Managing children's fear, anxiety in the era of COVID-19


Editor's Note: Find the latest news and guidance from COVID-19 at the Medscape Coronavirus Resource Center.
With coronavirus disease (COVID-19) reaching epidemic proportions, many American children are increasingly anxious about what this means for their own health and safety and that of their friends and family.

The constant change in the number of people affected by the virus and the evolution of the situation mean that the daily life of many children is affected in some way, with school trips, sports tournaments and family vacations that are postponed or canceled. .
All children may have a higher level of concern, and some who are usually anxious may be more obsessed with hand washing or getting sick.

Experts say there are ways to manage this fear to help children feel safe and properly informed.

Dr. David Fassler

Physicians and other adults should provide children with honest and accurate information geared to their age and level of development, said David Fassler, MD, clinical professor of psychiatry, University of Vermont Larner School of Medicine, Burlington, and Committee member of Consumer Affairs of the American Academy of Child and Adolescent Psychiatry.

That said, it is also acceptable for children to know that some questions cannot be answered, Fassler said.

Be truthful, calm
"This is partly because the information keeps changing as we learn more about how the virus spreads, how to better protect communities and how to treat people who get sick," he added.

Dr. Eli Lebowitz

Doctors and parents should remind children "that there are many adults who are working very hard to keep them safe," said Eli R. Lebowitz, PhD, associate professor at the Child Study Center, Yale School of Medicine, New Haven, Connecticut. , who runs an anxiety program.

It is important that adults pay attention not only to what they say to children, but also to how they say it, Lebowitz said. He stressed the importance of talking about the virus "in a calm and practical way" rather than anxious.

"If you seem scared or tense or your voice conveys that you are really scared, the child will absorb it and also feel anxious," he said.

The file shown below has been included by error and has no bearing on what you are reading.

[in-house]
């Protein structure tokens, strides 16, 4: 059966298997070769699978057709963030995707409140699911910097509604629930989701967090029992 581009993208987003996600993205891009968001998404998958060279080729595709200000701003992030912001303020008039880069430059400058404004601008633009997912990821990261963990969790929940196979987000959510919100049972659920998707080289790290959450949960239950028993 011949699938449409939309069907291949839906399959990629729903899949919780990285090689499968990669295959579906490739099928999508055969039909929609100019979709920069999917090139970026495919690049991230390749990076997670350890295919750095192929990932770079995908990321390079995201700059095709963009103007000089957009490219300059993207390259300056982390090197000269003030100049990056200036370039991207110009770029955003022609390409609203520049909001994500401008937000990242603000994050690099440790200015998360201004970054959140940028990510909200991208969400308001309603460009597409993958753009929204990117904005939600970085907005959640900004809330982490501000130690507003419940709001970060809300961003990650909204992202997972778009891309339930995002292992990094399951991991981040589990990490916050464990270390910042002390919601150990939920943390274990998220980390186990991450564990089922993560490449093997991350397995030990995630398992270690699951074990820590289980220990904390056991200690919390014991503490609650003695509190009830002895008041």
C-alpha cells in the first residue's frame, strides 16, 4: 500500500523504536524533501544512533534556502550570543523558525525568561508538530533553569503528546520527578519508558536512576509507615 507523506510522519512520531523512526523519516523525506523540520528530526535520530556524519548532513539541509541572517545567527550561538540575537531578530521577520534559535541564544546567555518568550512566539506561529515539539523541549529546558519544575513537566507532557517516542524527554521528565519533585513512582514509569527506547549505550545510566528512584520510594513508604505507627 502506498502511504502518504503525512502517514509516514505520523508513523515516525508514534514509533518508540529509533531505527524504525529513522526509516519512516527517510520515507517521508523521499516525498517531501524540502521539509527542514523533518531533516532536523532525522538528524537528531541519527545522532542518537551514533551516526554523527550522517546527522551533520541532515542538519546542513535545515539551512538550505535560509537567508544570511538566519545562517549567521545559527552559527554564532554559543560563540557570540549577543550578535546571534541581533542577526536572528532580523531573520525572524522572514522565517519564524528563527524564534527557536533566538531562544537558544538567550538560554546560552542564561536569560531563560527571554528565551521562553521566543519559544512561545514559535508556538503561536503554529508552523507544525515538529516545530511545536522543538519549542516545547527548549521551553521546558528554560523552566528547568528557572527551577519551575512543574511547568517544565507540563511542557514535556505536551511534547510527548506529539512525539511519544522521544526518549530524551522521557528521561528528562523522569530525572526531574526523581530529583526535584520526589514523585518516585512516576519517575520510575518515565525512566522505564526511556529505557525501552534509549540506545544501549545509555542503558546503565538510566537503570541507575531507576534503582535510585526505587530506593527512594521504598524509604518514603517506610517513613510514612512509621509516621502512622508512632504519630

This advice also applies when adults discuss the issue with each other. They should be aware that "children are listening" and perceive any anxiety or panic that adults express.

Children are absorbing information about this virus from the Internet, the media, friends, teachers and other places. Lebowitz suggests asking the children what they have already heard, which provides the opportunity to correct rumors and inaccurate information.

"A child can have a very inflated sense of what the real risk is. For example, he may think that anyone who gets the virus dies," he said.

Myth that busts
Adults should inform children that not everything they hear from their friends or on the Internet "is necessarily correct," he added.

Some children who have experienced serious illness or loss may be particularly vulnerable to experiencing intense reactions to graphic news reports or images of illness or death and may need additional support, Fassler said.

Adults could use the "knowledge framework" that children already have, Lebowitz said. He noted that all children are aware of the disease.

"They know that people get sick, and they probably have been too, so you can tell them it is a disease like a serious flu," he said.

Children should be encouraged to approach adults they trust, such as their pediatrician, a parent or a teacher, with their questions, Lebowitz said. "Those are the people who can give you the most accurate information."

Fassler said there is accurate and up-to-date information available through fact sheets developed by the Centers for Disease Control and Prevention and the World Health Organization.

Although it is useful and appropriate to be reassuring, Fassler advises not to make unrealistic promises.

"It's okay to tell children that you will deal with what happens, even if that means altering travel plans or work schedules, but you can't promise that anyone in your state or community will get sick," he said.

Maintain healthy habits
Doctors and other adults can tell children "appropriately for their age" how the virus is transmitted and what the symptoms are, but it is important to emphasize that most people who are sick do not have COVID-19, Lebowitz said. .

"I would point out that the people who are sickest are the older people who are already sick, rather than the younger and healthier people," he said.

Lebowitz recommends following the guidelines to stay healthy, including a cough in a sleeve instead of the hand and regular hand washing.

It is also important at this time that children maintain healthy habits, get enough physical activity and sleep, eat well and be outside, because this regimen will greatly contribute to reducing anxiety, Lebowitz said. Deep breathing and muscle relaxation exercises can also help, he said.

Lebowitz also suggests maintaining a supportive attitude and showing "some acceptance and validation of what children feel, as well as some confidence that they can cope with and tolerate feeling uncomfortable at times, that they can handle some anxiety."

While accepting that the child may be anxious, it is important not to encourage excessive avoidance or unhealthy coping strategies. Fassler and Lebowitz agree that children who are too anxious or worried about the coronavirus should be evaluated by a trained and qualified mental health professional.

Signs that a child may need additional help include constant difficulty sleeping, intrusive thoughts or concerns, obsessive compulsive behaviors, or reluctance or refusal to go to school, Fassler said.

The good news is that most children are resilient, Fassler said. "They will adapt, adapt and continue with their lives."

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